Implications of the neuroanatomy of the equine thoracolumbar vertebral column with regional anaesthesia and complications following desmotomy of the interspinous ligament.

Ann M. Derham, Jim Schumacher, J.M. O'Leary, Ger Kelly, Caroline Hahn

Research output: Contribution to journalLiterature reviewpeer-review

Abstract

Impinging/overriding dorsal spinous processes of the thoracolumbar vertebrae are a common cause of poor performance in horses. In the last five decades, numerous surgical treatments have been reported on, from transverse transection of the affected dorsal spinous processes, endoscopic resection of the affected dorsal spinous processes, to transection of the interspinous ligament. Until recently, cosmetic outcomes have been reported as good to excellent in studies. However, a previously unreported complication of neurogenic atrophy of the contralateral epaxial muscle following desmotomy of the interspinous ligament has been recently reported. The authors hypothesised that this was because of a more lateral approach than previously described, resulting in the scissors being too far across midline and transecting a nerve in the region. Considering this finding, we have reviewed the literature on the neuroanatomy of the thoracolumbar region in the horse.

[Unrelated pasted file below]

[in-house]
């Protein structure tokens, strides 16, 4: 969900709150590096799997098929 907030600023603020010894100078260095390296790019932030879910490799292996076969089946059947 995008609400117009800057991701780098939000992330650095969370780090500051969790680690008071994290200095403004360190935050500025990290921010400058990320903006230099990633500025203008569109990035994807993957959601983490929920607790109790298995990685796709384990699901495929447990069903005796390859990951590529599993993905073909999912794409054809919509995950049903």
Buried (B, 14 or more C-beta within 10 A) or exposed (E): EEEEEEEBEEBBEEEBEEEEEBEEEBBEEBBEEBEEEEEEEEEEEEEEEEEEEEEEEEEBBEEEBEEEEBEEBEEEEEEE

Literature on the neuroanatomy of the horse is lacking when compared to that of humans and companion animals, with most of the work extrapolated from companion animals. Based on the current literature, we hypothesize that transection of an intermediate branch of the dorsal spinal nerve supplying the m. longissimus is potentially the cause of the neurogenic atrophy described in the study by Derham et al., (2019).
The lack of detailed knowledge of the neural anatomy of the equine back has resulted in the role of local anaesthesia in localising pain in the equine back being poorly understood. The wide variation in techniques used for localising back pain may explain why some horses suffering from poor performance or an abnormal gait because of back pain, improve to local anaesthesia of the back while others do not.
This review highlights an alarming lack of anatomical knowledge regarding the equine thoracolumbar region in the literature despite diagnostic local anaesthesia, medication, and surgery in this area being relatively common.
Original languageEnglish
JournalEquine Veterinary Journal
Volume53
Issue number4
Early online date17 Dec 2020
DOIs
Publication statusE-pub ahead of print - 17 Dec 2020

Keywords

  • Horse
  • Impinging DSPs
  • Nerves

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